Archive for the ‘Test equipment’ Category

Test equipment.
If you are to run a good maintenance workshop, you will have, at some point buy or acquire some test equipment.
This is essential to the department.
The sort of things that you will need are as follows:

A. An automatic/manual electrical safety checker. Fluke of the USA are worth looking at.

B. Anaesthetic gas analyser, this will tell you if the vaporisers on your anaesthetic machines are giving accurate outputs. Riken of Japan are worth looking at.

C. A range of high quality pressure gauges with an accuracy of around ½ percent, the range should cover all the gauges that you are likely to meet.
Obviously, if you want to check the accuracy of a gauge, the one you do it with has to be more accurate than the one you are testing.

D. An oxygen analyser, don’t be tempted to buy the fuel cell type they are like a battery, they slowly run down with time so the fuel cell will seldom be good when you need it and in the long run it will cost you a great deal more, splash out and buy the paramagnetic type, these do not use a fuel cell. Servomex in the UK are leaders in this field.

E. Test flow tubes are worth having, again you will need enough to cover the expected range you will need, you will want one from say 0 to 1 litre, one from 0 to 20 litres, one from 0 to 100 litres and one that goes to around 300 lpm.
These can be used for all sorts of things apart from checking the calibration of other flow tubes.
They will generally be the same kind as you will find on an anaesthetic machine, with a bobbin or a steel ball inside.
(a scrap anaesthetic machine will provide you with some).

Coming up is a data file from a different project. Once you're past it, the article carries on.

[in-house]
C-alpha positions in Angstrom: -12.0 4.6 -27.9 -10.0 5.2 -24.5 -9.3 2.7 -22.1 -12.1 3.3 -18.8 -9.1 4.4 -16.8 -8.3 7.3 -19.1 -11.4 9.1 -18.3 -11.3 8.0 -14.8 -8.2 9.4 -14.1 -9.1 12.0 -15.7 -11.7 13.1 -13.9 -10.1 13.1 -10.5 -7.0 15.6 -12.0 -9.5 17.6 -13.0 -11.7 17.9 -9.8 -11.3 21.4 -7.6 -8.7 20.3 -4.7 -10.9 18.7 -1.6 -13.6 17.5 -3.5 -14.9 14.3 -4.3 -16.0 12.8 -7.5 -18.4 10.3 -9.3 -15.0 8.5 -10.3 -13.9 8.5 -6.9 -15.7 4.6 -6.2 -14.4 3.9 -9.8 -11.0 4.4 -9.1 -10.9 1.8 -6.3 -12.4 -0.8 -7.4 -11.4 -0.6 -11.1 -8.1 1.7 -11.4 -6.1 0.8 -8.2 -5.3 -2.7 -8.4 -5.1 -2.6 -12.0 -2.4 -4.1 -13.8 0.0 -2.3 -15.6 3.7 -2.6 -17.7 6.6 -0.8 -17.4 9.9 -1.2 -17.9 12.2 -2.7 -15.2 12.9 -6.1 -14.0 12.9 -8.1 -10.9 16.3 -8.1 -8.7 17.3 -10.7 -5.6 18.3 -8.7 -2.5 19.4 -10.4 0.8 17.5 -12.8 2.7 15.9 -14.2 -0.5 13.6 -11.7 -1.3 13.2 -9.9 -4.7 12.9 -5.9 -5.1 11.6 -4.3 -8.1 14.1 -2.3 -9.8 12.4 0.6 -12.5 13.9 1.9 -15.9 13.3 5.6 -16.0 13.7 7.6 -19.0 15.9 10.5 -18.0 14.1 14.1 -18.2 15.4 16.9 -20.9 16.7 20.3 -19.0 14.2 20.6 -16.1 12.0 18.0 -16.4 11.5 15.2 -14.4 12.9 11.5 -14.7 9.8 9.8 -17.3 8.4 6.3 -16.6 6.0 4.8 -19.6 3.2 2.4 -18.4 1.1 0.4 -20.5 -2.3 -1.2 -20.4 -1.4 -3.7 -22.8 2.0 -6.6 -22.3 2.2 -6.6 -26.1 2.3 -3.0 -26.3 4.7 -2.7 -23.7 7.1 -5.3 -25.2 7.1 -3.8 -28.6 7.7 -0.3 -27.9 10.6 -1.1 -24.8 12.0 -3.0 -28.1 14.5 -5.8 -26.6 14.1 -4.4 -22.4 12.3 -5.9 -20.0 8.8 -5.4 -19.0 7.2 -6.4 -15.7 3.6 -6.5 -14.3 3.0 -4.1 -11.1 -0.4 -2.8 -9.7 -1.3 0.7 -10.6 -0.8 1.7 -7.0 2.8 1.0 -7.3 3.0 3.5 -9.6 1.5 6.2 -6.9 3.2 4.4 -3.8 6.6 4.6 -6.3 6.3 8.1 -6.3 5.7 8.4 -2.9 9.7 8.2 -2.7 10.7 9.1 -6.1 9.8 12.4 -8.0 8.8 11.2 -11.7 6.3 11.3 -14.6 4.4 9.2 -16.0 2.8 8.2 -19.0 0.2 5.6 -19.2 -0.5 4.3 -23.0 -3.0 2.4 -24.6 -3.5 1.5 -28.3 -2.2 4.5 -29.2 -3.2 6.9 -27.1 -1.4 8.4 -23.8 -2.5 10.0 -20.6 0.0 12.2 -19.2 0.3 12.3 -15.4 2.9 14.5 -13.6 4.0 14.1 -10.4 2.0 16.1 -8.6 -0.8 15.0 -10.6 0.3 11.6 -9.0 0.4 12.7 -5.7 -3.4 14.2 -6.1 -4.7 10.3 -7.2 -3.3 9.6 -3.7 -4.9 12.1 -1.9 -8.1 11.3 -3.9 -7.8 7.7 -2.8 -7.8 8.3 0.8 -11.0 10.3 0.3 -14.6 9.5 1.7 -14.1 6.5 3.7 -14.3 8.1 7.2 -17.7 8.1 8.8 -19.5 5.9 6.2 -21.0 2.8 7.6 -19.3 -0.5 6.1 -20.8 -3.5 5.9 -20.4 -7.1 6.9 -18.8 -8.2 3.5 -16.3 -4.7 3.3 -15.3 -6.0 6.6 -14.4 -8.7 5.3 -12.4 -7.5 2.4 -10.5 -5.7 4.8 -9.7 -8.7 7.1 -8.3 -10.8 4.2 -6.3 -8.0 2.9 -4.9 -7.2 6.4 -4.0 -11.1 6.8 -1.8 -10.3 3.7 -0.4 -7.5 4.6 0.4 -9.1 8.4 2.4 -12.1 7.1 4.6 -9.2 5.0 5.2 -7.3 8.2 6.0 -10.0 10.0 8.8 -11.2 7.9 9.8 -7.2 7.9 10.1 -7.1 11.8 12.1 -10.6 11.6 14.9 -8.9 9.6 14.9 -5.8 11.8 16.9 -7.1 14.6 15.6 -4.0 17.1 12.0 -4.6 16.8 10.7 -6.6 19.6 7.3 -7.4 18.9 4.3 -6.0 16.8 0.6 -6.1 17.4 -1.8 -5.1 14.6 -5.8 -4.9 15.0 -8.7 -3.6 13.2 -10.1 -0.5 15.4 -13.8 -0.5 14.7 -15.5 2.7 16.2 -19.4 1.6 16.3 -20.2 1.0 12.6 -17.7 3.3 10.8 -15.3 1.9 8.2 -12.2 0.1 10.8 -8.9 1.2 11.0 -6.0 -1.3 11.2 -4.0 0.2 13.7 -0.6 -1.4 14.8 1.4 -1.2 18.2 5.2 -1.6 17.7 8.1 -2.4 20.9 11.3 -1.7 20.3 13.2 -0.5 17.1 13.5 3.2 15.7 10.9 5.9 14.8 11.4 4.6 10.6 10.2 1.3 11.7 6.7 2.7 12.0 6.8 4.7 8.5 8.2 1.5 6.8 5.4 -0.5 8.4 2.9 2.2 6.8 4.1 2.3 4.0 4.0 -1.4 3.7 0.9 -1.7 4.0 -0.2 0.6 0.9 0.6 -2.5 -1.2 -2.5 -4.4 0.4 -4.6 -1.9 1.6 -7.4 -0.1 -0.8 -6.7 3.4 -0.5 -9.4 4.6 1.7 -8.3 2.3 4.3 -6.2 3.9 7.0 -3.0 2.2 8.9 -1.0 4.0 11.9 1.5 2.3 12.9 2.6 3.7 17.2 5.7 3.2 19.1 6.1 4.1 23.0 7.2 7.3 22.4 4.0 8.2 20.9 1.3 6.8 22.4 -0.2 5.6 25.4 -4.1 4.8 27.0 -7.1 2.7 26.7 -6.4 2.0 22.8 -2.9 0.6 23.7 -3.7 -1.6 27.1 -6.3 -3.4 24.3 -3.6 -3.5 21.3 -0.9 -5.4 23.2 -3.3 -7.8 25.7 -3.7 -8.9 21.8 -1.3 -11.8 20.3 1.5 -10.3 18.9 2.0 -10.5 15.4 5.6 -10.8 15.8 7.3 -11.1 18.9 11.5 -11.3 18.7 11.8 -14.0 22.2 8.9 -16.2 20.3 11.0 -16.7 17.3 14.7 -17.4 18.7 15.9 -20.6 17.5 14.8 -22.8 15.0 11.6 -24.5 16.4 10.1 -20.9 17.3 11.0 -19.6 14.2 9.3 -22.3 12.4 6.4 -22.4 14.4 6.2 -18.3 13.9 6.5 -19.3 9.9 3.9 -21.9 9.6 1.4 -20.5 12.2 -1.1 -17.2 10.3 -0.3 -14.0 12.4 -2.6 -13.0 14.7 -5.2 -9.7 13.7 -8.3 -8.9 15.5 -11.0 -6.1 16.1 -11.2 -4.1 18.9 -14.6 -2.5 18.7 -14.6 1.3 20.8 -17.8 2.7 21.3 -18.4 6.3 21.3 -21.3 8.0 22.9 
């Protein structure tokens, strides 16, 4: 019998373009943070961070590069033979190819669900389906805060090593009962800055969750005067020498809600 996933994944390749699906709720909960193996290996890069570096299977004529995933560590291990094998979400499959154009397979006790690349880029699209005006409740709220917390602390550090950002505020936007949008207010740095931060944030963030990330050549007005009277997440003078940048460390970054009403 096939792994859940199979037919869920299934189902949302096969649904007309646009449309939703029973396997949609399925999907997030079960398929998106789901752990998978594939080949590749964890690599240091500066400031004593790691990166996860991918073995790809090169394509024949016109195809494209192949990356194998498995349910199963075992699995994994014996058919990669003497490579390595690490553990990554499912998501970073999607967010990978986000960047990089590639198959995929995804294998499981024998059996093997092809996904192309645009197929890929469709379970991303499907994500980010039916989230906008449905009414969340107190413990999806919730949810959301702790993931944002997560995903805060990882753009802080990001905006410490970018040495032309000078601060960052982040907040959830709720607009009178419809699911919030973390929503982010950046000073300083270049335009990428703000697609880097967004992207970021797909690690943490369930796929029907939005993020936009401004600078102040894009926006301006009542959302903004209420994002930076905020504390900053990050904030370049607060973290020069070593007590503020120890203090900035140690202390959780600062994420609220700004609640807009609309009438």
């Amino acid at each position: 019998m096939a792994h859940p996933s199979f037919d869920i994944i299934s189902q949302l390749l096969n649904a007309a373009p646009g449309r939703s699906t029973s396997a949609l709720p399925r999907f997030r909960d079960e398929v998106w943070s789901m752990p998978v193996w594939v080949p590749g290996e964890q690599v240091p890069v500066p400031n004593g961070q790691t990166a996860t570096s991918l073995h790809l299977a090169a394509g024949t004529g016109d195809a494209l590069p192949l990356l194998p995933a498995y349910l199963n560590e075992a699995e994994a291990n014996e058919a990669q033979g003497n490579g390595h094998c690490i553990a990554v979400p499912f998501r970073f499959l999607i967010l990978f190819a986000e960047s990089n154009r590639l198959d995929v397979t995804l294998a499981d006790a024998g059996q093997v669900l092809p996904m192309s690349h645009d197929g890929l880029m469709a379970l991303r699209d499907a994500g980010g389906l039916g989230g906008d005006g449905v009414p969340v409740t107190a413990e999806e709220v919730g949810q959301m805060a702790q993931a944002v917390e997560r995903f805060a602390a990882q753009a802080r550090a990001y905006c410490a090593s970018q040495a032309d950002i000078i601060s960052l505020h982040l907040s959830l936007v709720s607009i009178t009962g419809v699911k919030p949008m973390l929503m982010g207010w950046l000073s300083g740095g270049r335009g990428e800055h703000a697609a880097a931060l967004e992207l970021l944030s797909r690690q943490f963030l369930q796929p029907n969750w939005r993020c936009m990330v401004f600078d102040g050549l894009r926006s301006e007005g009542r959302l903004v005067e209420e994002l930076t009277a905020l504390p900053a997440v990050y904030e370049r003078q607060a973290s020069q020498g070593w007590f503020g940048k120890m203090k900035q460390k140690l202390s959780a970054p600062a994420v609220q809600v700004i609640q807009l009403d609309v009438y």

F. Multi meter, for measuring electricity, resistance and current. You can buy the old type on analogue meter as seen in my photo below, this one is the best and very robust it is made by AVO in the UK,



seldom used these days because now everyone uses digital meters as in my photo below, in this case, a Fluke made in the U.S.A.



G. Test probes, these are used to check the wall gas and vacuum outlets. Take a good probe of the outlet you will want to check, turn a piece of Stainless steel bar on the lathe to fit the hole in the end that the tube is attached to, bend it to 45 degrees (so you have something to grip on to), silver braze it into place. Keep them all in a safe place, it is important that they do not get damaged. If someone complains that the outlet is leaking, plug-in your test probe if it doesn’t leak then the problem must lie with the probe of the item being plugged in.
Perhaps it has been dropped and bent slightly.

H. Test set up for the static and dynamic testing of pressure regulators. See section on pressure regulators.

I. An oscilloscope if you are deeply into electronics.

J. An artificial lung for testing ventilators.

Much test equipment, like that above, you can make yourself as you find a need for it.

Read Full Post »